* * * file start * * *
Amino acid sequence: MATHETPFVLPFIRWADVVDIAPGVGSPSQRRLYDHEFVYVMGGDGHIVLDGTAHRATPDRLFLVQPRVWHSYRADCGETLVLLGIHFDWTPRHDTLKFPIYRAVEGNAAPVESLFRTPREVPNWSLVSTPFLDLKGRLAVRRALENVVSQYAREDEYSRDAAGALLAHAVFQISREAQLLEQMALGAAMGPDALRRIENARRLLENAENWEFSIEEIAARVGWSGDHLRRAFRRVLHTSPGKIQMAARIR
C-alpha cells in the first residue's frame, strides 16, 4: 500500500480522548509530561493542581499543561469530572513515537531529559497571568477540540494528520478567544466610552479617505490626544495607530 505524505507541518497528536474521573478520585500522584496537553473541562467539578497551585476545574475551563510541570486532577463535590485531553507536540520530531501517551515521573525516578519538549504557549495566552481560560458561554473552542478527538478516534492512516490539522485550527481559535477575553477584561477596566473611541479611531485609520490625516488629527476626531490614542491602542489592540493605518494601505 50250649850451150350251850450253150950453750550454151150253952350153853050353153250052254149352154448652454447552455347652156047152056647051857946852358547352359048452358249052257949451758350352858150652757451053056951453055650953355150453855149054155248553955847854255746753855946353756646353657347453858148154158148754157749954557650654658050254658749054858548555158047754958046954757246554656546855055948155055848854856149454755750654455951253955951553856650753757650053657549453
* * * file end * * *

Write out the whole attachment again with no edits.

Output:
Amino acid sequence: MATHETPFVLPFIRWADVVDIAPGVGSPSQRRLYDHEFVYVMGGDGHIVLDGTAHRATPDRLFLVQPRVWHSYRADCGETLVLLGIHFDWTPRHDTLKFPIYRAVEGNAAPVESLFRTPREVPNWSLVSTPFLDLKGRLAVRRALENVVSQYAREDEYSRDAAGALLAHAVFQISREAQLLEQMALGAAMGPDALRRIENARRLLENAENWEFSIEEIAARVGWSGDHLRRAFRRVLHTSPGKIQMAARIR
C-alpha cells in the first residue's frame, strides 16, 4: 500500500480522548509530561493542581499543561469530572513515537531529559497571568477540540494528520478567544466610552479617505490626544495607530 505524505507541518497528536474521573478520585500522584496537553473541562467539578497551585476545574475551563510541570486532577463535590485531553507536540520530531501517551515521573525516578519538549504557549495566552481560560458561554473552542478527538478516534492512516490539522485550527481559535477575553477584561477596566473611541479611531485609520490625516488629527476626531490614542491602542489592540493605518494601505 50250649850451150350251850450253150950453750550454151150253952350153853050353153250052254149352154448652454447552455347652156047152056647051857946852358547352359048452358249052257949451758350352858150652757451053056951453055650953355150453855149054155248553955847854255746753855946353756646353657347453858148154158148754157749954557650654658050254658749054858548555158047754958046954757246554656546855055948155055848854856149454755750654455951253955951553856650753757650053657549453